Lately I’ve been interested in learning about how books are titled. My manuscript began with the working title An Antique Murder. Later, on the advice of an agent, I changed it to The Secret of Lanark Island, first in the proposed Antique Murder series. I might change it again. Hey—if a publisher has a better idea, I’m in!
I’ve noticed that agents or publishers often change the original book title chosen by the author. They do this, presumably, because they have marketing experts who follow the trends. After all, the title of a book, along with an attractive book jacket, is meant to tempt you to pick it up and buy it.
There are theories about naming books. Book titles should stick in the mind. They should describe what the book is about. Alexander McCall Smith, author of the best-selling No. 1 Ladies’ Detective Agency series set it Botswana, said—in jest—that the proposed marriage of his main character Mma Precious Ramotswe to Mr. J. L. B. Matekoni was dragged out for so many books that his publisher insisted he call the next one The Wedding to remind him to make it happen (the book was actually entitled The Full Cupboard of Life). Sometimes books are given different titles in different countries. Agatha Christie’s 4.50 from Paddington in the UK, for example, became What Mrs. McGillicuddy Saw! in the US.
Modern book titles tend to be short—many say, the shorter the better. The New York Times Best Seller list is a case in point. Of the top fifteen works of fiction (as of March 2013), one book has a one-word title, eight have two-word titles, four have three-word titles, and two have four-word titles. The non-fiction list is the same.
My main interest is the mystery genre. Often, when a book is meant to be part of a series, the titles have a correspondence or follow a pattern. This requires gumption—or confidence. Think of Sue Grafton’s ABC mysteries (she committed herself to twenty-six books) or Ann Purser’s Lois Meade mysteries, which started with the days of the week and are currently working their way around the clock. Sometimes a word or a phrase is repeated (for example, Katherine Hall Page’s series, The Body in the…).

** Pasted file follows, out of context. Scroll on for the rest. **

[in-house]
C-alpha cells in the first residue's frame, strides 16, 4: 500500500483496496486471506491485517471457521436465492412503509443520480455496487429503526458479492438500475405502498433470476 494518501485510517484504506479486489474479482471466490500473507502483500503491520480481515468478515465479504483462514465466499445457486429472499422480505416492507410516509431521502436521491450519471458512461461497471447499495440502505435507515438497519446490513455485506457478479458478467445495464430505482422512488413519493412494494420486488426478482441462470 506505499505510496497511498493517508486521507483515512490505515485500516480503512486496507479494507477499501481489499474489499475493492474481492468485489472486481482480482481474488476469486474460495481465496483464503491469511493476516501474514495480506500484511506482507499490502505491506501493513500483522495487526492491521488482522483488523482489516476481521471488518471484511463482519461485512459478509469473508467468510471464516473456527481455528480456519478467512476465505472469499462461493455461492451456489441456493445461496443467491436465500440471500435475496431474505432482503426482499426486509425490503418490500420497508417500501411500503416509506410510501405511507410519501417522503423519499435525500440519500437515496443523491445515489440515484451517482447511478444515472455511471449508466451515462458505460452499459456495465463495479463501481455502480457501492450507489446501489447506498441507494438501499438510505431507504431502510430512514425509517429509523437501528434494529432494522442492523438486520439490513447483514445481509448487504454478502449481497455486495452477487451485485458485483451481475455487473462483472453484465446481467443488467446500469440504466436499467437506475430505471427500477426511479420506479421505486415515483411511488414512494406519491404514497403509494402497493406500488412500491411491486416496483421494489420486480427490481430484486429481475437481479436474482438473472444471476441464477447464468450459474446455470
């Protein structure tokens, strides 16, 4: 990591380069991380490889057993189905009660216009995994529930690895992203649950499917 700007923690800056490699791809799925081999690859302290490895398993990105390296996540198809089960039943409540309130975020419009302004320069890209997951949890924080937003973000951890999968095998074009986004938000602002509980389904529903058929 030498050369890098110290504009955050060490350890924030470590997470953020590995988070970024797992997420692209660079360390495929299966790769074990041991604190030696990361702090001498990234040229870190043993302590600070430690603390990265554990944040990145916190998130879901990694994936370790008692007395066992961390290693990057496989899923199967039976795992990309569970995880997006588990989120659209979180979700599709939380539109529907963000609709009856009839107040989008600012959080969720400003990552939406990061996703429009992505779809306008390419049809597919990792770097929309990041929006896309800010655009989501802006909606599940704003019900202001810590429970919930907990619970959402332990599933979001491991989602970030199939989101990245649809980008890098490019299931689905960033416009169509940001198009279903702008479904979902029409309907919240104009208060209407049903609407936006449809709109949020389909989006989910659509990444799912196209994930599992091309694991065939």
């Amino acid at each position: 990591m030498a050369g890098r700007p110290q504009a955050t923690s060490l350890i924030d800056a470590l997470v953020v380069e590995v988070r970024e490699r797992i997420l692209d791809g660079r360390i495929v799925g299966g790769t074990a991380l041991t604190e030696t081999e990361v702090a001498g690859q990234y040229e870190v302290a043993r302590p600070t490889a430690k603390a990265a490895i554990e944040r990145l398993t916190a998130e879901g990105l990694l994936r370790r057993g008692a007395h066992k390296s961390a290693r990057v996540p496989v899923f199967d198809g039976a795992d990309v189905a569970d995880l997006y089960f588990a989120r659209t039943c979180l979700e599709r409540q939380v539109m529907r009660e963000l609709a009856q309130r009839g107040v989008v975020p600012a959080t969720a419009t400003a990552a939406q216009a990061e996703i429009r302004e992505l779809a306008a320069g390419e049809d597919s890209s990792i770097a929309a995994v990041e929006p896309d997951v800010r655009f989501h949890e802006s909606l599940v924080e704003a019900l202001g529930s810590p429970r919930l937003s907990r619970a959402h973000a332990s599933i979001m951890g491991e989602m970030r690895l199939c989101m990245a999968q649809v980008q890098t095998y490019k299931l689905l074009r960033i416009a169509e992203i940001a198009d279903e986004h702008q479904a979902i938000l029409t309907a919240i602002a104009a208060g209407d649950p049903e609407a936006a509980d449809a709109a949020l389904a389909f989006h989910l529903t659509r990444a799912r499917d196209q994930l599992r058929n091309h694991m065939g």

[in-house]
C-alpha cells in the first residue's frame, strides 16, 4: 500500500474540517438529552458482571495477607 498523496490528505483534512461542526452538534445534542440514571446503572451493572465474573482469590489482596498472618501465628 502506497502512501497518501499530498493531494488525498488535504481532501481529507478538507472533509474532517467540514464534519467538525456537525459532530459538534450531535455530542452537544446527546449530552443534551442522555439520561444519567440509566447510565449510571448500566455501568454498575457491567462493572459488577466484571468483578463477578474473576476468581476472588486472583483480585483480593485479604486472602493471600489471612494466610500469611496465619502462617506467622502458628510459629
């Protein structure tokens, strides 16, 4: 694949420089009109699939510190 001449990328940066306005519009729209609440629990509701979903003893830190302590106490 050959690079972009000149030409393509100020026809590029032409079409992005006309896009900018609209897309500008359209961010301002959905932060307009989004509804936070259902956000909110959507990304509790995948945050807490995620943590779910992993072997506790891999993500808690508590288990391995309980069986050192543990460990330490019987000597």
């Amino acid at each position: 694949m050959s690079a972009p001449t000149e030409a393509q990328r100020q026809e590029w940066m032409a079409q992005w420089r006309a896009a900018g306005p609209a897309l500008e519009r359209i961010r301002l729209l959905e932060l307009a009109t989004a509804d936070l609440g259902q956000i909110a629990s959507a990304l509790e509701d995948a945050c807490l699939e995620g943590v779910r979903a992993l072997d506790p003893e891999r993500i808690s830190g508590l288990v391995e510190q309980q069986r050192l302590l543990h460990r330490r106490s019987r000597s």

I admire the titles chosen by Agatha Award-winning author Julia Spencer-Fleming for her series set in the small Adirondack town of Millers Kill, featuring the Rev. Clare Fergusson of St. Alban’s Episcopal Church and Police Chief Russ Van Alstyne. Ms. Spencer-Fleming calls her books “novels of faith and murder for readers of literary suspense.” Although her titles tend to be a tad longer than today’s norm, they so beautifully reflect her themes of faith and suspense: In the Bleak Midwinter (2002), A Fountain Filled with Blood (2003), Out of the Deep I Cry (2004), To Darkness and To Death (2005), All Mortal Flesh (2006), I Shall Not Want (2008), One Was a Soldier (2011).
I look forward to reading In the Bleak Midwinter very soon. I wonder if she considered naming it just Bleak Midwinter? I’m glad she didn’t.
4 thoughts on “What’s In A Name?”
Isn’t it weird how much emphasis is placed on the book title? No pressure, right? I’ve spent nearly three years crafting my Mighty Irish Epic – and have only recently come to a somewhat decent title (Druidess). I, for one, have wasted too much time worrying about such a small component of the entire process.
Ah well, I like your title – and I can’t wait to read more!
There’s been a lot of research on the topic. Also on book covers. Your proposed title (one word) is on trend!
I’ve never gravitated toward mystery novels, but if I were to chose a book by the title alone, I’d chose An Antique Murder over The Secret of Lanark Island. The latter sounds like a Nancy Drew book to me. Just a gut reaction.
Thanks for the comment! I think I might agree with you. Fortunately, it’s only a working title.